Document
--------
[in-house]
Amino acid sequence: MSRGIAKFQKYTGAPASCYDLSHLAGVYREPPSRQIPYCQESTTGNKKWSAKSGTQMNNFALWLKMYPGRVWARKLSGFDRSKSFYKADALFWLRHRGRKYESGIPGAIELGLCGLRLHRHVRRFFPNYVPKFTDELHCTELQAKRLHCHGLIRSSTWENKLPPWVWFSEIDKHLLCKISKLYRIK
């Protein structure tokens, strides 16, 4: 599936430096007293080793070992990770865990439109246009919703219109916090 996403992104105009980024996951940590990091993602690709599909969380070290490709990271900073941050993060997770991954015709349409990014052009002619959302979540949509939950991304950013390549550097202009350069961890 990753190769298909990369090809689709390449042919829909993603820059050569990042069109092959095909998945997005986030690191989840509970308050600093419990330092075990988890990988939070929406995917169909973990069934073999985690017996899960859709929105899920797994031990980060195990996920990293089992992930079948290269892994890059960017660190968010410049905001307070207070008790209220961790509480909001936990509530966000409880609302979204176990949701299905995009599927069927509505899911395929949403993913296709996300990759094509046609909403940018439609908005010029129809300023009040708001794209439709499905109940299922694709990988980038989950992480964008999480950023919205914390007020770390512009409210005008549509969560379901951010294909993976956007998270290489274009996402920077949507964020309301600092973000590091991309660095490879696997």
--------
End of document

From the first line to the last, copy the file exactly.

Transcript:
[in-house]
Amino acid sequence: MSRGIAKFQKYTGAPASCYDLSHLAGVYREPPSRQIPYCQESTTGNKKWSAKSGTQMNNFALWLKMYPGRVWARKLSGFDRSKSFYKADALFWLRHRGRKYESGIPGAIELGLCGLRLHRHVRRFFPNYVPKFTDELHCTELQAKRLHCHGLIRSSTWENKLPPWVWFSEIDKHLLCKISKLYRIK
């Protein structure tokens, strides 16, 4: 599936430096007293080793070992990770865990439109246009919703219109916090 996403992104105009980024996951940590990091993602690709599909969380070290490709990271900073941050993060997770991954015709349409990014052009002619959302979540949509939950991304950013390549550097202009350069961890 990753190769298909990369090809689709390449042919829909993603820059050569990042069109092959095909998945997005986030690191989840509970308050600093419990330092075990988890990988939070929406995917169909973990069934073999985690017996899960859709929105899920797994031990980060195990996920990293089992992930079948290269892994890059960017660190968010410049905001307070207070008790209220961790509480909001936990509530966000409880609302979204176990949701299905995009599927069927509505899911395929949403993913296709996300990759094509046609909403940018439609908005010029129809300023009040708001794209439709499905109940299922694709990988980038989950992480964008999480950023919205914390007020770390512009409210005008549509969560379901951010294909993976956007998270290489274009996402920077949507964020309301600092973000590091991309660095490879696997």